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Old & New Testament Greek Lexical Dictionary
Strong's #4711 - σπυρίς
- a reed basket, (a plaited basket, a lunch basket, hamper)
σπῠρίς, ίδος, ἡ;
also σφυρίς, Hp. Art. 78 ( v.l. σπυρίς ), IG 11 (2). 287 A 43 (Delos, iii B.C. ), PCair.Zen. 754.15 (iii B.C.), PTeb. 796.7 (ii B.C.), IG 12(5).663.15, al. (Syros, ii A.D. ), Sammelb. 4425 iii 9 (ii A.D.), v.l. in Ev.Matthew 15:37, al.: —
large basket, creel, Hdt. 5.16, Ar. Pax 1005, Frr. 415,545, Antiph. 34, Ev.Matt. l.c., etc.; ς. σίτων PTeb. l.c.; used for transport of money, UPZ 112v18 (ii B.C.); ταῖς φιάλαις IG 11(2) l.c.
2. used to translate the Lat. sportula, σπυρίσι δειπνίσαι Arr. Epict. 4.10.21; τὸ ἀπὸ σπυρίδος δεῖπνον, cena e sportula, Ath. 8.365a; σφυρίδος δηνάρια πέντε IG 12(5) l.c.
(T, Rec. σπυρίς , v. WH, App., 148; 131., § 6, 7), -ίδος , ἡ ,
a flexible mat-basket for carrying provisions: Matthew 15:37; Matthew 16:10, Mark 8:8; Mark 8:20 Acts 9:25 (see κόφινος ).†
σπυρίς , see σφυρίς .
Copyright © 1922 by G. Abbott-Smith, D.D., D.C.L.. T & T Clarke, London.
This verb, which is fairly common in the LXX, but in the NT occurs only in Luke 3:14; Luke 19:8, is used in P Par 61.10 (B.C. 156), where an official warns a subordinate against certain persons who were making unfair claims—ἐνίων δὲ καὶ συκοφαντεῖσθαι προφερομένων —as being contrary to the humane rule of the Ptolemies (.11 f. ὅτι (ταῦτα) πάντα ἐστὶν ἀλλότρια τῆς τε ἡμῶν ἀγωγῆς) : cf. ib. .16 μ ]άλιστα δὲ τῶν συκοφαντεῖν ἐπιχειρούντων [τελωνῶν. The sense of ";accuse falsely"; rather than ";exact wrongly"; which Field (Notes, p. 56 f.) prefers in the two NT passages (cf. W. M. Ramsay in Hastings’ DB V. p. 396 note) comes out still more strongly in P Tebt I. 43.26 (B.C. 118) συκοφαντηθῶμεν, ";be subject to false accusations"; (Edd.) : cf. ib..36 συκοφαντίας τε καὶ διασισμοῦ χάριν, ";for the sake of calumny or extortion"; (Edd.), also P Oxy III. 472.33 (c.A.D. 130) οὐ γὰρ. . . τοῦτο αὐτοῖς εἰς συκοφαντίαν εὔρημα ";this does not afford them an excuse for calumnies";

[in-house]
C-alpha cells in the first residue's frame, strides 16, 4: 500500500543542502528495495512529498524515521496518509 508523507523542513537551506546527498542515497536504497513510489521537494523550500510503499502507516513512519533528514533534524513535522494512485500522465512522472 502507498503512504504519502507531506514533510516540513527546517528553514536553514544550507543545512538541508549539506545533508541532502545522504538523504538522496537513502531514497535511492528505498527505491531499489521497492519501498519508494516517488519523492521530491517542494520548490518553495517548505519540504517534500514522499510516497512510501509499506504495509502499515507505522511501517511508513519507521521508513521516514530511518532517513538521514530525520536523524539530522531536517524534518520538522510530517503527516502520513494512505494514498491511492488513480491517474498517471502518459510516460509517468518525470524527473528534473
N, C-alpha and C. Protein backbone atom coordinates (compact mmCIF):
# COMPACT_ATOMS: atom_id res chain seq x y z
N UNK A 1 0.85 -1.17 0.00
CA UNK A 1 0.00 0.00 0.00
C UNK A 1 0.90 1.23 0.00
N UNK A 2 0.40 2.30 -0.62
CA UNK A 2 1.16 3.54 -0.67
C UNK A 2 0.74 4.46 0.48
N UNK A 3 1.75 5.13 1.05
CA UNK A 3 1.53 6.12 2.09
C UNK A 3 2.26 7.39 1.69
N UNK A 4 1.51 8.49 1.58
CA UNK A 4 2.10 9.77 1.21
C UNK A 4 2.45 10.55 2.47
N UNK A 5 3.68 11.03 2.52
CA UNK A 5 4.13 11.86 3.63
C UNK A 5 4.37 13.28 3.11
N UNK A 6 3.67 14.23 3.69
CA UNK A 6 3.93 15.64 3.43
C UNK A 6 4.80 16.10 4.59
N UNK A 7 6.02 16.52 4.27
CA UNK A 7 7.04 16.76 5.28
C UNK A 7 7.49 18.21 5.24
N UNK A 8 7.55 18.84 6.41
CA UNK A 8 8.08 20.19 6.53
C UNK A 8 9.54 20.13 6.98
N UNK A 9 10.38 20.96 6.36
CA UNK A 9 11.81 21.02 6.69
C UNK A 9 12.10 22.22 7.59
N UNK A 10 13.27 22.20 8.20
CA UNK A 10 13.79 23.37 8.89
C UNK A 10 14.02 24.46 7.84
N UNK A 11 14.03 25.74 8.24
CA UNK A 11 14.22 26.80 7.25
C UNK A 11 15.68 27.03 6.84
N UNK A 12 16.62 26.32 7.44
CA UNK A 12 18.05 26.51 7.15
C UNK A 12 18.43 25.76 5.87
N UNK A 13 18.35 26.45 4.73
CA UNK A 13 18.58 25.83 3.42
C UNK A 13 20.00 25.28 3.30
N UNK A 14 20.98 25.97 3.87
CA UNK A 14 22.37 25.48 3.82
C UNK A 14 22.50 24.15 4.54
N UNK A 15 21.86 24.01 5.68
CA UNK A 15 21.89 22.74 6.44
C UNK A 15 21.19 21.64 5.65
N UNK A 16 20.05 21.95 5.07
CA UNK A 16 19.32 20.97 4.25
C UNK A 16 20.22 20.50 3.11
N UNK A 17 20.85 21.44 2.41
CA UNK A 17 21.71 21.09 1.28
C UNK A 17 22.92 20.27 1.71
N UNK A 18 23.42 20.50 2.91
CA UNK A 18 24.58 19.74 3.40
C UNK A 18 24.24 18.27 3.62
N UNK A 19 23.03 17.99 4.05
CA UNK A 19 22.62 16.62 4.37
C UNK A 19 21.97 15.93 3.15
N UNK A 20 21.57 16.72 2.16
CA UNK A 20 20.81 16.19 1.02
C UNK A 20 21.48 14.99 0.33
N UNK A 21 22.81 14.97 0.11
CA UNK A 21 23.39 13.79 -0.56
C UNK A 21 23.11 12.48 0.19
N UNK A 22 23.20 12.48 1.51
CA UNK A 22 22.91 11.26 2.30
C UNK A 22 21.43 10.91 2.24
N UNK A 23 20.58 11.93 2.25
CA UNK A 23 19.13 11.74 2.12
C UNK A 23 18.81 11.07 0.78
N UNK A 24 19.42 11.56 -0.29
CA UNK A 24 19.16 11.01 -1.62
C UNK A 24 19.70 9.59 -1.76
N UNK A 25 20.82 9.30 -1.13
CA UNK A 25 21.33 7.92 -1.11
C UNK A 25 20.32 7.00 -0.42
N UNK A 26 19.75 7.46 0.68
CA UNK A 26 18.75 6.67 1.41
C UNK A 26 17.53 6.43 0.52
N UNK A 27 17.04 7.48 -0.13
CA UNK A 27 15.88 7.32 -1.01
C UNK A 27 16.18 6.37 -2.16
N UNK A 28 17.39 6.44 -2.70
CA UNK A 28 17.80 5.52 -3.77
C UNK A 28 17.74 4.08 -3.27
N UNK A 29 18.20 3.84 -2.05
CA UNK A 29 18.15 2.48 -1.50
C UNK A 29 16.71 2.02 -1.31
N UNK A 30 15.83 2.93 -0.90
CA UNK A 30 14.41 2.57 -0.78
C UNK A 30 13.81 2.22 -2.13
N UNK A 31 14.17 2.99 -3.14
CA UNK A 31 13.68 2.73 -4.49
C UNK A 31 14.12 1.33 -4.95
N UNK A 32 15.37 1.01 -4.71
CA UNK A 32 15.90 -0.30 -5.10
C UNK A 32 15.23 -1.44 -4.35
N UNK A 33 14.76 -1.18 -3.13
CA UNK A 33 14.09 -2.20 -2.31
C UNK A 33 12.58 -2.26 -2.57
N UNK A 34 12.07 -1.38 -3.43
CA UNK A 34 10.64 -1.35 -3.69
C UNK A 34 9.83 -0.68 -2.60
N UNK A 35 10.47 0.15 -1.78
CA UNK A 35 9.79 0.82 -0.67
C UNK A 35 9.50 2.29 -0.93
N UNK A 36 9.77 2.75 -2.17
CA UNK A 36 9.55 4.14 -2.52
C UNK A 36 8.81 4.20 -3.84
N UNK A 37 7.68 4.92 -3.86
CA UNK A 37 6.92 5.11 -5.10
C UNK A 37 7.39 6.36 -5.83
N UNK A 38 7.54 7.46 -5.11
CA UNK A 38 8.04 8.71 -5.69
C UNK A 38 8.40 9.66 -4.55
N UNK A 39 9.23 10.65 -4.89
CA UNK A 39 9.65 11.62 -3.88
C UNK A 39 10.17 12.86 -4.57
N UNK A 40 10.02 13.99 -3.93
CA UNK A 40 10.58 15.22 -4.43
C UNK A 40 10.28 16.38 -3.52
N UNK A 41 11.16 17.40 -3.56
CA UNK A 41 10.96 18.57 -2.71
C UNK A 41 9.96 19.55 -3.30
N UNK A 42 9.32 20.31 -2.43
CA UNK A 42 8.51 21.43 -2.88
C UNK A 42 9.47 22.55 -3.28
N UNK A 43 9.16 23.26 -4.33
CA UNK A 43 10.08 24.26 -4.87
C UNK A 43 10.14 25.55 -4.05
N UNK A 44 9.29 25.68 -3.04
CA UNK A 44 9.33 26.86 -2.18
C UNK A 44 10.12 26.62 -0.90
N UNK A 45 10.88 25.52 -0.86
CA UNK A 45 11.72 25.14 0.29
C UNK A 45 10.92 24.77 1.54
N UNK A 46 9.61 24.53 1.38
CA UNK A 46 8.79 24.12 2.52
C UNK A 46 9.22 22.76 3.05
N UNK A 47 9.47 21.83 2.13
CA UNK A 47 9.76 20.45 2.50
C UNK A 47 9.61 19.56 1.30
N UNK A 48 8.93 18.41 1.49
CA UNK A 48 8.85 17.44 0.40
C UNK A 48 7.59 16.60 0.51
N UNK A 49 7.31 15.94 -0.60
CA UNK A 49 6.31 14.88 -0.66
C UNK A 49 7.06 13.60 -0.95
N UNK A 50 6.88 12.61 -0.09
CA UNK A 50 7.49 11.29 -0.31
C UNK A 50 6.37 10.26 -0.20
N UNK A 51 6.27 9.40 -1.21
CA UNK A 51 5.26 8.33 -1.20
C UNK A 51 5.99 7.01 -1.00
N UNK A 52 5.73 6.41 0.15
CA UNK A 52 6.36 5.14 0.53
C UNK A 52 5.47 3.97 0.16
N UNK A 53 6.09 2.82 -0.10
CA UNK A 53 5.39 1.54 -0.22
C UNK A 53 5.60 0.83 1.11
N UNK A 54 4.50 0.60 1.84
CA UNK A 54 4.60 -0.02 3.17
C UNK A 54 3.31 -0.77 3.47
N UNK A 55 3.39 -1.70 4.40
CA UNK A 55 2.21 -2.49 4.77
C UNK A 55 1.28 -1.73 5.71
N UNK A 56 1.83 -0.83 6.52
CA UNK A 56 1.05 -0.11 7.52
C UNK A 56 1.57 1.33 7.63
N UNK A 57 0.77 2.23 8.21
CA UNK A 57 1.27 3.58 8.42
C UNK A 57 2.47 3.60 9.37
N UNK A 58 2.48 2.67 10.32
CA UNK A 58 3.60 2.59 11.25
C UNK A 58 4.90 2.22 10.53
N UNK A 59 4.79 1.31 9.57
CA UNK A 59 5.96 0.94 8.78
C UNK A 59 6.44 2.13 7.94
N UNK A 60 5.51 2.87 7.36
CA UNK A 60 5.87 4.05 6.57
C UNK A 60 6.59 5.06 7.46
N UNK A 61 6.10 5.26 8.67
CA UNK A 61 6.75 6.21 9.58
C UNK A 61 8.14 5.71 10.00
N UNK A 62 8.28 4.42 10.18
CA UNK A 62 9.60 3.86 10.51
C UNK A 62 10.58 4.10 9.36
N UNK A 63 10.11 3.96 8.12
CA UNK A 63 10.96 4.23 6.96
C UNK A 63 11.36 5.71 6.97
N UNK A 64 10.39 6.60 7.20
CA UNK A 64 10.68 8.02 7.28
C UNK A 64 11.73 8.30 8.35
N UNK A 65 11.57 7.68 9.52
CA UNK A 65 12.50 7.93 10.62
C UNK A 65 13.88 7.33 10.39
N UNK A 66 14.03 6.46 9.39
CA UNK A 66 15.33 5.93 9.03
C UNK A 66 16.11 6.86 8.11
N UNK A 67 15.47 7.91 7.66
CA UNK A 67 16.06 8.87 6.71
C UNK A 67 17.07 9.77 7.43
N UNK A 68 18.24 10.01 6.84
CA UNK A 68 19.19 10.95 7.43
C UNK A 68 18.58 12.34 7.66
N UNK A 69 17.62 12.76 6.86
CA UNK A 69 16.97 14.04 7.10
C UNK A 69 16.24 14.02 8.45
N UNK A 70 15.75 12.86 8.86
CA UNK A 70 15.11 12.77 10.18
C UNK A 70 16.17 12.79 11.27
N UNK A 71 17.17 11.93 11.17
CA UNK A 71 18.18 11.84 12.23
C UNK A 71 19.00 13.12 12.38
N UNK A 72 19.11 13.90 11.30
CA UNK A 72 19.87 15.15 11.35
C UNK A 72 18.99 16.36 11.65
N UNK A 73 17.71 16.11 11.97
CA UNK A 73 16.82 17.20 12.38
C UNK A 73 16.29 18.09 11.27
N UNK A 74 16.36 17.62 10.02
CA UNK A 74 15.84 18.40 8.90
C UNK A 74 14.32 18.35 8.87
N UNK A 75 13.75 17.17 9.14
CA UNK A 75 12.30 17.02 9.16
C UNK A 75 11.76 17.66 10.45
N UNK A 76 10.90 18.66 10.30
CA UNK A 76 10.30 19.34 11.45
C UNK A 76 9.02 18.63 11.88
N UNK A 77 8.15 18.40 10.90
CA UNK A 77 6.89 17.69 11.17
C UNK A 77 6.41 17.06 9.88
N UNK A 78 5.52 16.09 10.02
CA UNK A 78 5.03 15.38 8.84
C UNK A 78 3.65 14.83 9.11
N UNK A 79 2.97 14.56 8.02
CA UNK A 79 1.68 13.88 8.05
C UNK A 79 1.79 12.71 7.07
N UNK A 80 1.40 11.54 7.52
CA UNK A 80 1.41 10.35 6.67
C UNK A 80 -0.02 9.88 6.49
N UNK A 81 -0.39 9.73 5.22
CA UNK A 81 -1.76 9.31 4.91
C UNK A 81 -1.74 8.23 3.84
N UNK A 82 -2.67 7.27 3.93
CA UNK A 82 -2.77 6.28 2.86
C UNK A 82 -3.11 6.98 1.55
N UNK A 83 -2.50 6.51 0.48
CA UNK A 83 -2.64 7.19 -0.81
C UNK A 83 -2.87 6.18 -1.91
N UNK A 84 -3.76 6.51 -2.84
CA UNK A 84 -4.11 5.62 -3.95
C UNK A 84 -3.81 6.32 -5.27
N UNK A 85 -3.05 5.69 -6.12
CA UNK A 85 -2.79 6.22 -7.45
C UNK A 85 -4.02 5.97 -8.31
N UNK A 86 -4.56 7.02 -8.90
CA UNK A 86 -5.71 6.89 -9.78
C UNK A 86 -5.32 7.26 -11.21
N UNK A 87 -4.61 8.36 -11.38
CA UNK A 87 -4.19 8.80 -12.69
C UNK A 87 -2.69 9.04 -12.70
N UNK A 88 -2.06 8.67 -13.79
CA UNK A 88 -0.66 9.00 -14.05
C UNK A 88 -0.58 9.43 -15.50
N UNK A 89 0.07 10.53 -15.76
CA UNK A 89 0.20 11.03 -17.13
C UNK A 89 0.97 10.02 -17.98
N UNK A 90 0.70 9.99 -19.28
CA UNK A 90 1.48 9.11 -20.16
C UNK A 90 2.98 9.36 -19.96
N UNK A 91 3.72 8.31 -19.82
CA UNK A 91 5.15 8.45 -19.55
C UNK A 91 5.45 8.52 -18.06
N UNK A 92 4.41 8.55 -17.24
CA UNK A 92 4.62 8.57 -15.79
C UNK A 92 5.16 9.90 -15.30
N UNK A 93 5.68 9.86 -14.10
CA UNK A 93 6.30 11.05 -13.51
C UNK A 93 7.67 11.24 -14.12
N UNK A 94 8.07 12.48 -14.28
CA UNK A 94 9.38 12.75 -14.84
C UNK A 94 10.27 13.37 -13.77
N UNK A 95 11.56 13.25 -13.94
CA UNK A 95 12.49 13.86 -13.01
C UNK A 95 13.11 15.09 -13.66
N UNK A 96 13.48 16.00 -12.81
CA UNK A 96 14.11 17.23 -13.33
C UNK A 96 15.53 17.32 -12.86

(Edd.), and OGIS 383.157 (mid. i/B.C.) ὅπως ἕκαστος. . ἀσυκοφάντητον ἔχῃ τὴν ἑορτὴν εὐωχούμενος, i.e. enjoy the feast undisturbed by the calumnies of men. The same sense appears in P Flor III. 382.57 (A.D. 222–3) ὑπὸ τοῦ πραγματικοῦ σε [[*]]συκοφαντη [μ ]ένος as would appear from ὅπερ μου κα [τε ]ψεύδετο in the next line.
Other exx. of the verb are P Cairo Zen II. 59212.4 (B.C. 254) ὅπως. . . [ὑπὸ μ ]ηθενὸς συκοφαντηθῶσι, Chrest. I. 238.6 (c. A.D. 117) where the strategus writes warning his subordinate to see to it that the measuring of the seed should be so conducted that the native population shall not suffer, ὅπως μὴ βαρηθῶσιν ἢ παραπραχθῶσιν οἱ ἐνχώριοι ἢ συκοφαντηθῶσιν, and CPR I. 232.3 (ii/iii A.D.) where ὁμολό [γη ]μα τοῖς συκοφαντουμένοις is followed by a reference to .6 ψευδο ]μαρτυρίαν. The subst. occurs in P Flor I. 6.6 (A.D. 210) in connexion with fiscal matters, τὸ τακτ ̣ὸν εἰς τὸ πρόστειμον τῆς συκοφαντίας : see the editor’s note.
On the origin of the term συκοφάντης, see A. B. Cook’s art. in CR xxi. (1907) p. 133 ff., in which he shows that the word means originally ";one who shows the fig,"; i.e. ";one who makes with his hand the sign known as ‘the fig,’"; a prophylactic gesture implying ";misrepresent in an outrageous fashion.";
Copyright © 1914, 1929, 1930 by James Hope Moulton and George Milligan. Hodder and Stoughton, London.
Derivative Copyright © 2015 by Allan Loder.
the Third Week after Epiphany